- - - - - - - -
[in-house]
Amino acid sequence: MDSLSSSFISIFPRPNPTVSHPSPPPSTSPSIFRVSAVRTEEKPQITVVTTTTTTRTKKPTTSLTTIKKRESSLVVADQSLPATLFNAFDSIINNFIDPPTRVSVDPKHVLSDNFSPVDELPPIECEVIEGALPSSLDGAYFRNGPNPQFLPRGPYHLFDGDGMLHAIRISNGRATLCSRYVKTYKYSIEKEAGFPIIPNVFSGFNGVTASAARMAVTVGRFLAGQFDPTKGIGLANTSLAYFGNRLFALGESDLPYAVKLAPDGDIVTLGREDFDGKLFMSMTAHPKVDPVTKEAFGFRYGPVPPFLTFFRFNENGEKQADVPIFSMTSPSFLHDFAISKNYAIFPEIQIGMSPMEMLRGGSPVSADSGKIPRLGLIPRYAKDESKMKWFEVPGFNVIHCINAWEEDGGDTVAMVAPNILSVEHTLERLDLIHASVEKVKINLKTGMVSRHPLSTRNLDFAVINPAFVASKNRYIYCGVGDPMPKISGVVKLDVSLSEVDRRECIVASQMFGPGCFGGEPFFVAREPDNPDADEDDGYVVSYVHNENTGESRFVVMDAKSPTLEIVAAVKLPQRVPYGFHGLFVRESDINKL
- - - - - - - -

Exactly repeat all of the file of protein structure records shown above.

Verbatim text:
[in-house]
Amino acid sequence: MDSLSSSFISIFPRPNPTVSHPSPPPSTSPSIFRVSAVRTEEKPQITVVTTTTTTRTKKPTTSLTTIKKRESSLVVADQSLPATLFNAFDSIINNFIDPPTRVSVDPKHVLSDNFSPVDELPPIECEVIEGALPSSLDGAYFRNGPNPQFLPRGPYHLFDGDGMLHAIRISNGRATLCSRYVKTYKYSIEKEAGFPIIPNVFSGFNGVTASAARMAVTVGRFLAGQFDPTKGIGLANTSLAYFGNRLFALGESDLPYAVKLAPDGDIVTLGREDFDGKLFMSMTAHPKVDPVTKEAFGFRYGPVPPFLTFFRFNENGEKQADVPIFSMTSPSFLHDFAISKNYAIFPEIQIGMSPMEMLRGGSPVSADSGKIPRLGLIPRYAKDESKMKWFEVPGFNVIHCINAWEEDGGDTVAMVAPNILSVEHTLERLDLIHASVEKVKINLKTGMVSRHPLSTRNLDFAVINPAFVASKNRYIYCGVGDPMPKISGVVKLDVSLSEVDRRECIVASQMFGPGCFGGEPFFVAREPDNPDADEDDGYVVSYVHNENTGESRFVVMDAKSPTLEIVAAVKLPQRVPYGFHGLFVRESDINKL